It was the rainy season - On to Taku Reefs

Stewart L. Shotwell

Within 15 Minutes
Sgt Grit,
I pulled two tours at MCRD, 56-58 and 64-65. The major goal many DI's had on the first tour was to get back to the FMF with the same chevrons they had when they got there. We were all under a microscope, because of march into the swamp at PI. I was a brand new HM2, and had already served with WEAP CO 2/7, and Easy Med Co First Marine Div.

I was 21, with SNCO privileges, and they placed me in charge of the shot hut down by the airport fence. What I didn't know was that Billy Cook HMC was not doing me any favors.

The first week we lost a recruit as he stepped away from his first shot. One of the other corpsman plunged a needle into his heart but he was already gone.

The second week I was outside checking TB results and a recruit ran passed me to his DI complaining about one of my guys inside the hut. Seems one corpsman had made "X" marks on his shoulder and another had sprayed alcohol on his other "gun". Well I couldn't believe it and told the DI to take it up with the Doctor in Bldg 310. He had a different chain of command.

Within 15 minutes I was, along with the other two Corpsman, standing tall against the front of the shot hut while the recruits picked out the evil doers. I thought I had escaped the thunder when this Bn. CO. said "which of you is in charge"? Sir I'm in charge I answered! The HN and the HM3 got courts and I got to meet the CO of MCRD for Office hours. He had been tech adviser for "Battle Cry" and he may have had at least 2 Navy Cross's, ribbons going from his pocket to shoulder.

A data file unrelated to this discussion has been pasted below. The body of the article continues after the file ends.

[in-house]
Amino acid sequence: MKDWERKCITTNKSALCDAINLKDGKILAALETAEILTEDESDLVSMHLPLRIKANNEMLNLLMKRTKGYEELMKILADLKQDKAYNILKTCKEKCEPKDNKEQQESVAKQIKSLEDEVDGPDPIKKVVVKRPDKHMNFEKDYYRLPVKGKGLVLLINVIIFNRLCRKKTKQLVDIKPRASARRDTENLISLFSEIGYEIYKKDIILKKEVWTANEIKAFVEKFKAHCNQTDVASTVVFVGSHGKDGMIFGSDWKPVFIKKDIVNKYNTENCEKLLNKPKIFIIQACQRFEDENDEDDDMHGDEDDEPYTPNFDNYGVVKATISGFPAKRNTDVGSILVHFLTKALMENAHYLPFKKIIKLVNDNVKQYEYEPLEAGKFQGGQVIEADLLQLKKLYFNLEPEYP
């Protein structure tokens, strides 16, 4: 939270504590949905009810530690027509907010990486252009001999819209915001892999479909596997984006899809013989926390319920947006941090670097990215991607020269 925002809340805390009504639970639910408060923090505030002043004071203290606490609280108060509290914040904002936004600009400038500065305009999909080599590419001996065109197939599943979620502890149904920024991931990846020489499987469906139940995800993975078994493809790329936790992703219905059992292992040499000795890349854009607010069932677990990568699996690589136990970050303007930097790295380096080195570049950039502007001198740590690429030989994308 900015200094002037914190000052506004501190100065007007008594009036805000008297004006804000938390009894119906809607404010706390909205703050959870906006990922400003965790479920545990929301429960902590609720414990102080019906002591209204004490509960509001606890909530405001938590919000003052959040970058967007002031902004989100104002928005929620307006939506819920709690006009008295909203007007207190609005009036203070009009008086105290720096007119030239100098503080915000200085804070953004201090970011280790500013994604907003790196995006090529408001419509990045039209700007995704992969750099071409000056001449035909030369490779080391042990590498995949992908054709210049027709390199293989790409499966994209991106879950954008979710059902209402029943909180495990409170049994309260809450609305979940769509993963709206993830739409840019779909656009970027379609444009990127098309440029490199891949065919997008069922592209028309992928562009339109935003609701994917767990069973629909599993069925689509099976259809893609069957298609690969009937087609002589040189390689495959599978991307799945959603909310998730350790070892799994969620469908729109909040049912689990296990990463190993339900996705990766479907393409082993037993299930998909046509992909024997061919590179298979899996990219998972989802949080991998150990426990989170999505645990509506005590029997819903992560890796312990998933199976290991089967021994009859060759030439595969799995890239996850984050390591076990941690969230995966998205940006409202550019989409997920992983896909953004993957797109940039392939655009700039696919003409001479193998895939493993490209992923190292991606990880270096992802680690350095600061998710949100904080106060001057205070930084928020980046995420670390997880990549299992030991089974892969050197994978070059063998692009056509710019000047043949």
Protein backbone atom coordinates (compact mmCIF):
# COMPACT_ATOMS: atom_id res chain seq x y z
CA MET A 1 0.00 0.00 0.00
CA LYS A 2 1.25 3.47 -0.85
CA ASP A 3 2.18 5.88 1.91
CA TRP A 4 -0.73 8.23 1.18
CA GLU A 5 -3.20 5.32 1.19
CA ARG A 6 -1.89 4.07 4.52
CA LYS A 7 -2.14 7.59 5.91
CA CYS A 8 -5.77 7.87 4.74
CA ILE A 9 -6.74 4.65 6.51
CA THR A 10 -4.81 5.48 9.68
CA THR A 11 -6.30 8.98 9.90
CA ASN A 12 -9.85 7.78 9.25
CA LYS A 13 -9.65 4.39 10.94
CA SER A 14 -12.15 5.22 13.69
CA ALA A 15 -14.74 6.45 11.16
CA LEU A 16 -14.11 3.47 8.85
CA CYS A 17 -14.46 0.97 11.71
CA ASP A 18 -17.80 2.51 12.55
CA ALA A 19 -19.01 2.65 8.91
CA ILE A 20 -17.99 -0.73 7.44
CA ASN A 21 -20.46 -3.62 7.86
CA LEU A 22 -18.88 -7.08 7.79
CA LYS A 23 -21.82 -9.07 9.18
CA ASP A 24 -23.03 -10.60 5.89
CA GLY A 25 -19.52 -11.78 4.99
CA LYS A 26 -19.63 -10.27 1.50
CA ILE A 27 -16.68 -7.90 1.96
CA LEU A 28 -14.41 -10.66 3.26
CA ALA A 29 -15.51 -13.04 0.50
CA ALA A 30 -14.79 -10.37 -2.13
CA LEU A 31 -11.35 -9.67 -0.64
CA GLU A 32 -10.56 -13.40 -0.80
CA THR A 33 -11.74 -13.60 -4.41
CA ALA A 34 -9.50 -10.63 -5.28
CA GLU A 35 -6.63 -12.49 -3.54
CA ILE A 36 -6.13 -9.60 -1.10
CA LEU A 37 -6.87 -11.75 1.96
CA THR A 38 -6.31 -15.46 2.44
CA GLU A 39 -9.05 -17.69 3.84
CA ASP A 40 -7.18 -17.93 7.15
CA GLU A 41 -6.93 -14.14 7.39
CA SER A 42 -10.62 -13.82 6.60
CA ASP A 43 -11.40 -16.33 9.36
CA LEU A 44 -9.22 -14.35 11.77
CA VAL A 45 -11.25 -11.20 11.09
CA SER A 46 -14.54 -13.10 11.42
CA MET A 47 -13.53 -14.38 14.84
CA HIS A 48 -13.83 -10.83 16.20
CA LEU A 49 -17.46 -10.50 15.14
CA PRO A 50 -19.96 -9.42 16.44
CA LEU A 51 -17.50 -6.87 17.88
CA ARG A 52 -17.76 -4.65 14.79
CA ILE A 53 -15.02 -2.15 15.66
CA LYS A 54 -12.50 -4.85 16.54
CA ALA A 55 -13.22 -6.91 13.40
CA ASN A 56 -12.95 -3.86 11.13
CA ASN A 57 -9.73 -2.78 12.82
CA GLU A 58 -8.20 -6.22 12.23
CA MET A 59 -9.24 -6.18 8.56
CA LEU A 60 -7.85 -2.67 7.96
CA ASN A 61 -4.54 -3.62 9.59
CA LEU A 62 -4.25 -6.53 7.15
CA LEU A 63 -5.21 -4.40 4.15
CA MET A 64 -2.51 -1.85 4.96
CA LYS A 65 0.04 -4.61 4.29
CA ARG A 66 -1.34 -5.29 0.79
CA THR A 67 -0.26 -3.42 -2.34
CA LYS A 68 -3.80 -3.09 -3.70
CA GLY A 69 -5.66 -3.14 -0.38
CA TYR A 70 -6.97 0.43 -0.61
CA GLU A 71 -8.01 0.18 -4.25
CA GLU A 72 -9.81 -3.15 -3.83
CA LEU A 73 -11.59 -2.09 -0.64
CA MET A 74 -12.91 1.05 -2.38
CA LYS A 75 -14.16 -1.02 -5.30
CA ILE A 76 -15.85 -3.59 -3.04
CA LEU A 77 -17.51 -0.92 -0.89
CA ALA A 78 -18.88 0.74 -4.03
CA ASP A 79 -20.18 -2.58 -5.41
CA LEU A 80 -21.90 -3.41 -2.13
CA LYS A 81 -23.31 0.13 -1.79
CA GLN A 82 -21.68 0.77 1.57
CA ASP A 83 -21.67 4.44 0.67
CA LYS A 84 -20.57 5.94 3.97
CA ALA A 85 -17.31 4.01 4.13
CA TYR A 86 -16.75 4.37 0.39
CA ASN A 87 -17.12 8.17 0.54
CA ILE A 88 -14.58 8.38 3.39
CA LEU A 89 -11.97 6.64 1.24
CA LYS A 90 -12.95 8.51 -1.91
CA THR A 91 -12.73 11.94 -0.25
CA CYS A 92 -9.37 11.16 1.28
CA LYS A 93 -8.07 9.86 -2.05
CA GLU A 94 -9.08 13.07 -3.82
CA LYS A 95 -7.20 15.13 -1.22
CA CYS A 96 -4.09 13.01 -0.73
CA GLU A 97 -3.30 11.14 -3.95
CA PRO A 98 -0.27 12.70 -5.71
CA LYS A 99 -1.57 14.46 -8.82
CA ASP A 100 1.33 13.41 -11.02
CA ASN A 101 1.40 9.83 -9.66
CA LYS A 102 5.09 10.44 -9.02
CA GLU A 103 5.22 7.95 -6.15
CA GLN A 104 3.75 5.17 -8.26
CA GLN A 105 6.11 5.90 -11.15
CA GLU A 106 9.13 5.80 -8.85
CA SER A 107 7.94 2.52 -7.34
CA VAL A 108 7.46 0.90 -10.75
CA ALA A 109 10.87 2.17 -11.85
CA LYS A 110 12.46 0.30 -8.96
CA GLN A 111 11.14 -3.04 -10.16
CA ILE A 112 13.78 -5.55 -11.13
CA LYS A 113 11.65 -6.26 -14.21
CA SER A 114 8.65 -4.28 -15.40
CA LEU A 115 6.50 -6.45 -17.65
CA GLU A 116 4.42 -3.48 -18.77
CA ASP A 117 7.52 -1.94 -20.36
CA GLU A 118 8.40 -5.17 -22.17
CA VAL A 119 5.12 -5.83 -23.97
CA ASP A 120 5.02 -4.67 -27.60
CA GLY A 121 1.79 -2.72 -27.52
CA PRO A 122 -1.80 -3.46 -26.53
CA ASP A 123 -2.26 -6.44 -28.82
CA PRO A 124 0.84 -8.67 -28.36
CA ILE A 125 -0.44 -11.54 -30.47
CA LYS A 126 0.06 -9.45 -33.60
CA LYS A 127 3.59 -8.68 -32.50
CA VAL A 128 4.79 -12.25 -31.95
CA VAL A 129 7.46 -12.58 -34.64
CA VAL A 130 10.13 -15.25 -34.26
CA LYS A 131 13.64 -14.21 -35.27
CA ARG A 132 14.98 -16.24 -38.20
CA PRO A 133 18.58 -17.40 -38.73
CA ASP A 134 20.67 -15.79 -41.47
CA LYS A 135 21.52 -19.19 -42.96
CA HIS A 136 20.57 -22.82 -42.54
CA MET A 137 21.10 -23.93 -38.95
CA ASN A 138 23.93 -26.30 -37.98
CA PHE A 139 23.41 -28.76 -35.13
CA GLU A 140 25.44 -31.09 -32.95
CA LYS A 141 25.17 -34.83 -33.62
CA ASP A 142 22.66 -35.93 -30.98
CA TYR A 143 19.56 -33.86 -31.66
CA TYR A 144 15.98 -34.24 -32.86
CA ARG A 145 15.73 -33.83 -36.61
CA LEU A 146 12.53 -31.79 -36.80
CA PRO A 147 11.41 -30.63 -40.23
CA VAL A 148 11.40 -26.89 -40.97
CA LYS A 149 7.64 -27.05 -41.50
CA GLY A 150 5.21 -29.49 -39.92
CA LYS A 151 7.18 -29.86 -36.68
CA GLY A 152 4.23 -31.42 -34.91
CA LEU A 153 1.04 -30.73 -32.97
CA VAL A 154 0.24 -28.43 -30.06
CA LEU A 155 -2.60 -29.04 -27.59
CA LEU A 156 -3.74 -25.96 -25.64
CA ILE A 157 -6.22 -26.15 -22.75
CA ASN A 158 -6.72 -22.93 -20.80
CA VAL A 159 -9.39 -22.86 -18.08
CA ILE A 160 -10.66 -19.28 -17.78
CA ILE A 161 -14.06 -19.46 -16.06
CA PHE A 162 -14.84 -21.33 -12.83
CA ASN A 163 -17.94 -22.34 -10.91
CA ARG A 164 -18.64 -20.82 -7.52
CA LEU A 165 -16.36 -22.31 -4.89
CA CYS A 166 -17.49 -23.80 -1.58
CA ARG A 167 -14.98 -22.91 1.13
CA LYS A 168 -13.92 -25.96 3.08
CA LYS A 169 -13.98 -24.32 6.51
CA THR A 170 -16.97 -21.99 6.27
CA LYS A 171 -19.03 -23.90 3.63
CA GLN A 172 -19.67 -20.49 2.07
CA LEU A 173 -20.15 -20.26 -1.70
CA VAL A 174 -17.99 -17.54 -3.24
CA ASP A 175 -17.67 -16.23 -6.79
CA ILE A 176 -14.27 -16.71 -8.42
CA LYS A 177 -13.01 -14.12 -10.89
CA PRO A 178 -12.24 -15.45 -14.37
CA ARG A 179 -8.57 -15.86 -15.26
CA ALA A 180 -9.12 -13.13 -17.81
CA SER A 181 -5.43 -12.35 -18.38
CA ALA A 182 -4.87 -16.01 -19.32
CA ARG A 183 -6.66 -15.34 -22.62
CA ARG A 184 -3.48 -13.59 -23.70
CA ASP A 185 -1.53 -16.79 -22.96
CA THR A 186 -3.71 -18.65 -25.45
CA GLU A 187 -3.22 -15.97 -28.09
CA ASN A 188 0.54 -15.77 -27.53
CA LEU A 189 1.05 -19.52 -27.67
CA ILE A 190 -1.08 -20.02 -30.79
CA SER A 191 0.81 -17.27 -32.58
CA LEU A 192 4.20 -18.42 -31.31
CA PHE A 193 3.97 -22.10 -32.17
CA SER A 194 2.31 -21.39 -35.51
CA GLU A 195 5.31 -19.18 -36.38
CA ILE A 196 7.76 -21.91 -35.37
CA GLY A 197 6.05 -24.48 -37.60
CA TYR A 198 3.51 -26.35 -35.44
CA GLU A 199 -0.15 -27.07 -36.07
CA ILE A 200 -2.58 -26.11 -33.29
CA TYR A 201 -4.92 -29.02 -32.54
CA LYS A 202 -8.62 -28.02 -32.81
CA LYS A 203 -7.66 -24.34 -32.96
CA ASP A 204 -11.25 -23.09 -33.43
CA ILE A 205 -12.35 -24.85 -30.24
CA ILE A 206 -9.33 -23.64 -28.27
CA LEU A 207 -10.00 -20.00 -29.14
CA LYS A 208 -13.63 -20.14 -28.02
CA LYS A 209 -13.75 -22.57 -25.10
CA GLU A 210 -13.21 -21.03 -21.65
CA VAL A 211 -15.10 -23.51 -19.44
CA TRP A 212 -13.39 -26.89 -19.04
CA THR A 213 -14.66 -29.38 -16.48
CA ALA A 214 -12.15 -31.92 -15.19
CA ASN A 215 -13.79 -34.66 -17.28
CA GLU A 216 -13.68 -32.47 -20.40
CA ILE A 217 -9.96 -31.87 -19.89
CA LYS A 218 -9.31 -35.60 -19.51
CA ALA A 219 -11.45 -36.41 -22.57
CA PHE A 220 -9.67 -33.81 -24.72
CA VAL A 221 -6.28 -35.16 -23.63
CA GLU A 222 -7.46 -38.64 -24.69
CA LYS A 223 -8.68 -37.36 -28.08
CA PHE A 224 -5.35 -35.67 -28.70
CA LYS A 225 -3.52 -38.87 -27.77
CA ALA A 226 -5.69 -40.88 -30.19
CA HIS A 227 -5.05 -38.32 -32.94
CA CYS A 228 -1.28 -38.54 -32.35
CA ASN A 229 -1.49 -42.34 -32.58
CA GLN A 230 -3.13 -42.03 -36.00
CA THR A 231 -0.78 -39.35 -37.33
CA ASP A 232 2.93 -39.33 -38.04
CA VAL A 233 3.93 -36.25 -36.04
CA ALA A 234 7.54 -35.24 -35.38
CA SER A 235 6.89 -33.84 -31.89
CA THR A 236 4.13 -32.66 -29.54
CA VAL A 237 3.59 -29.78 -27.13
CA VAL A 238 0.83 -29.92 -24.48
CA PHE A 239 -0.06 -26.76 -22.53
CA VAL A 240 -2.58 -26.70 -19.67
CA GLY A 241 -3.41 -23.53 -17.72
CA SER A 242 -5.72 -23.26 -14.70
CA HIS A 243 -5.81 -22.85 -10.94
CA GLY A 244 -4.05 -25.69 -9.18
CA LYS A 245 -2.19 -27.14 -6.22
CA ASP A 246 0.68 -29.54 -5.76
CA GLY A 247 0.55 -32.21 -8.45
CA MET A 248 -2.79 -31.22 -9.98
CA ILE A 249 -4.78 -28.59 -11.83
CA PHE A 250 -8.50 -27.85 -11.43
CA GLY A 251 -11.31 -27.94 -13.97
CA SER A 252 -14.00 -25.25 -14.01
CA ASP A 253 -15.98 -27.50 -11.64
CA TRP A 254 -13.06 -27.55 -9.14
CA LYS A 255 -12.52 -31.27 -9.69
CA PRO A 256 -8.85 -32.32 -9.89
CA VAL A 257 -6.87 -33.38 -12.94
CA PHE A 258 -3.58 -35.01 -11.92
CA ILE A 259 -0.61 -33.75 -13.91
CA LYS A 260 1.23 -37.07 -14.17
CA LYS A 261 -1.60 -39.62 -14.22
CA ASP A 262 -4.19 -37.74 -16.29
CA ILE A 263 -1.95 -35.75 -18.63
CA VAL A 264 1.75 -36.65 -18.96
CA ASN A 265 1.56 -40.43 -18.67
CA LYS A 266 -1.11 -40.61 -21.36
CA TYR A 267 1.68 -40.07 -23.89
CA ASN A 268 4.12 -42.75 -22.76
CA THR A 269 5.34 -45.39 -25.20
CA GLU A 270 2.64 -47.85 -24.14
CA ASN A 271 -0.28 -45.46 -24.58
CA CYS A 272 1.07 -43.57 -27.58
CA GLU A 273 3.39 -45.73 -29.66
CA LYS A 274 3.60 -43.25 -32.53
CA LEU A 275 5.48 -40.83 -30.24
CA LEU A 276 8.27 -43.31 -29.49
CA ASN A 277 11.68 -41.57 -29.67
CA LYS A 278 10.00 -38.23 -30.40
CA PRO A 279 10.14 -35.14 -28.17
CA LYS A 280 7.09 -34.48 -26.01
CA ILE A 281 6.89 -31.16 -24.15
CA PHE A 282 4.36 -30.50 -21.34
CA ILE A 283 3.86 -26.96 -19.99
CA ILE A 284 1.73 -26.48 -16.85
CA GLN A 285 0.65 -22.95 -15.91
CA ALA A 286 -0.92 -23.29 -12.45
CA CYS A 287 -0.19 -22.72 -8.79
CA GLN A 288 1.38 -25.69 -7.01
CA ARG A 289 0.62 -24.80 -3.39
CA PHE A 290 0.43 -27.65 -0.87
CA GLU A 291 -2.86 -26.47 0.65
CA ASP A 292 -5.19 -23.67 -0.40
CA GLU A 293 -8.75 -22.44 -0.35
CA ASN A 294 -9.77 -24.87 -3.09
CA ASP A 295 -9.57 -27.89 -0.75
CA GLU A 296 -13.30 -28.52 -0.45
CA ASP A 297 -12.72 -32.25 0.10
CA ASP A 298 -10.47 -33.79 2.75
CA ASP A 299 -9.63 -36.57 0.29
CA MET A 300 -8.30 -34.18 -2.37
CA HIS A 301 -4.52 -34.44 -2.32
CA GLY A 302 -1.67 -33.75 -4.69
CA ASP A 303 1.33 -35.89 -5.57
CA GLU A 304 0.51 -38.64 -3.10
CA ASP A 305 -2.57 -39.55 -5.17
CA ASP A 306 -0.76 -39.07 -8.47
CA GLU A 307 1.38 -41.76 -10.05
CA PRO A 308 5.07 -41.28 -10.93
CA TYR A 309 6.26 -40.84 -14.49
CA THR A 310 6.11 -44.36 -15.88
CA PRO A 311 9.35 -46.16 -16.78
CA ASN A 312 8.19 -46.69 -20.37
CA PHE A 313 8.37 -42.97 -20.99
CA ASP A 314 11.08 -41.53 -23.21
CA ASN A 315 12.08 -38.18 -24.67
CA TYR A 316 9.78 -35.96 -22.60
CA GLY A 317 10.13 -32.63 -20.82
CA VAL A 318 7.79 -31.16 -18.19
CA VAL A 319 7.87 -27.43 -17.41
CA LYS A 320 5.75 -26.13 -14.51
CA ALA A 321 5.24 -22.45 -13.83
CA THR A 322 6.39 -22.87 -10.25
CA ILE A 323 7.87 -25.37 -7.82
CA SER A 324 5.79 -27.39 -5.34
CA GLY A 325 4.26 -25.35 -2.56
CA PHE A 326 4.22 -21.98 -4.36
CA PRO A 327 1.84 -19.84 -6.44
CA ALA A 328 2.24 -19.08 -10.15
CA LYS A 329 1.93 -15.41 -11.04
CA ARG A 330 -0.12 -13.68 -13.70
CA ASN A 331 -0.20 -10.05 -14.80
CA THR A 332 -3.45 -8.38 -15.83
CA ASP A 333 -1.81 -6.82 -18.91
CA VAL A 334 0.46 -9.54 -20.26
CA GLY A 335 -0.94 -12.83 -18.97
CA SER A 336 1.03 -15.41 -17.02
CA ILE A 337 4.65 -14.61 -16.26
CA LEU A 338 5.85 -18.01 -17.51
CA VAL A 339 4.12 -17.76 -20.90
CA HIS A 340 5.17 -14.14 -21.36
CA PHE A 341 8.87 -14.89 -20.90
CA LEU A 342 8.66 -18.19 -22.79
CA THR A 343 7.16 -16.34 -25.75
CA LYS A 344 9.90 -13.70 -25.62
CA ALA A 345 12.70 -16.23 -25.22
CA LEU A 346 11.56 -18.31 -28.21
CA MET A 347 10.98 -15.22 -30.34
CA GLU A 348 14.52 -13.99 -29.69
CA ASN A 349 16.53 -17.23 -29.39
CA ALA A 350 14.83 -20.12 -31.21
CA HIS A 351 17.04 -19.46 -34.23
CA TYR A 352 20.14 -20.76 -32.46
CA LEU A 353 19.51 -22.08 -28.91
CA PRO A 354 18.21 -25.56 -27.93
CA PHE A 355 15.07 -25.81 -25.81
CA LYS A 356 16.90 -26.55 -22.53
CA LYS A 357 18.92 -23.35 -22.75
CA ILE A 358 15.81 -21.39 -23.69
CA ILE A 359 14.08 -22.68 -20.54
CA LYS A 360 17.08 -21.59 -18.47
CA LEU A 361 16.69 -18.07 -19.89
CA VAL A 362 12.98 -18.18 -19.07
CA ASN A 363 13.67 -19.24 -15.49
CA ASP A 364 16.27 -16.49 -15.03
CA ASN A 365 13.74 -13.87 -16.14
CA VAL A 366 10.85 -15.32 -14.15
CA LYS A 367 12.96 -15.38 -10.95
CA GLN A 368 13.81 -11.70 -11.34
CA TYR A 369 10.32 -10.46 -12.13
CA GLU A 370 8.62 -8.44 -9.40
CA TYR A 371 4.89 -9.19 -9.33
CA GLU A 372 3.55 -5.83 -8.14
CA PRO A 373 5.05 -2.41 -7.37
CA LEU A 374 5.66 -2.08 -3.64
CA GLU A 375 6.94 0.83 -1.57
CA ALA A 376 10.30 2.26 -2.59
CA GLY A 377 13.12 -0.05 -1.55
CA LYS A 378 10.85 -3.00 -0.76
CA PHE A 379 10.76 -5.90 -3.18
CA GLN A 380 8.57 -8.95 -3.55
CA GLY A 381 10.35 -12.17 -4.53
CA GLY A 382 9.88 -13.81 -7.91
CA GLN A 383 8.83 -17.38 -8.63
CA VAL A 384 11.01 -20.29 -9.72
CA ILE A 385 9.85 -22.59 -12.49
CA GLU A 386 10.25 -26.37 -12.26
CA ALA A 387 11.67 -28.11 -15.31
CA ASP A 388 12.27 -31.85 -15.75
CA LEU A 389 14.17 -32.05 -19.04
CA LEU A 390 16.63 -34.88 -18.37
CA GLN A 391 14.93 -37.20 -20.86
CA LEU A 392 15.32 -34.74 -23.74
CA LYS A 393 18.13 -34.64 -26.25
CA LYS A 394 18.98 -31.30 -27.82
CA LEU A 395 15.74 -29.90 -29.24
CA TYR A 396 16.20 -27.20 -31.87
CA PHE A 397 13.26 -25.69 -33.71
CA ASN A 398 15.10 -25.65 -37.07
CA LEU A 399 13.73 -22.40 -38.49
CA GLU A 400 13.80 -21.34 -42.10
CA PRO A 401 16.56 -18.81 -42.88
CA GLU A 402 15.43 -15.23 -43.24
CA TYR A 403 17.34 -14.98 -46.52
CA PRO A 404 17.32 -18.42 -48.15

He started "son these two fine Chiefs and this letter from the Navy Officer In Charge, swear that you are a dedicated Corpsman who has served well in the FMF" which is where I wish I was at that second. Son if I was in a whale boat with a chief boats mate, a WO and a Lt Commander, who would be in charge of that boat"? I knew the answer ! You would be Sir ! Yes you are correct, and you where in charge of that Shot Hut! Reduced to HM3 and that is suspended, and I had better never see your azs on MY CARPET !

I've got a lot of sea stories about MCRD and I knew GYSGT Howard MOH and HM1 Fitzpatrick from Nam in 65. Fitz could shot an M14 with the best. They where the best of the best and now lay together in San Diego National Cemetery.

B.J SILER HMC/FMFUSN RT

Thanksgiving, Vietnam 1966
Dear Sgt Grit:

This is the eve of Thanksgiving and I just wanted to share some thoughts of a Thanksgiving day in Vietnam. I joined 2nd Bn 5th Marines on Hill 69 at An Ton Bridge near Chu Lai in 1966. Several companies were up north near the DMZ on Operation Prairie and in late November 1966 our battalion conducted Operation Mississippi in the An Hoa basin SW of Da Nang relieving 3rd Bn 9th Marines. We had assumed the TAOR of protecting Liberty Bridge, Nong Song (coal mine), and the An Hoa industrial complex area and Duc Duc district refugee compound. We also had responsibility of the Que Son Valley and were a blocking force to keep the NVA from closing in and rocketing Da Nang.

On Thanksgiving Day, in the middle of a driving rainstorm during the monsoon season, I was in a Hotel Company rifle squad that conducted a day long patrol that eventually ended up with us spending the night on the edge of a Vietnamese village. As Marines, we only had the chow which we carried in our packs and since our patrol was scheduled as a day patrol, we had only taken one C-rat meal with us. The patrol was one of those which turned out to be a total cluster as we were new in the area and were only supposed to recon out several clicks and report on designated check points and then back to the An Hoa combat base. Due to the rain, high water, and thick mud in the rice patties, our patrol took longer than expected and we were forced to spend the night in Indian country.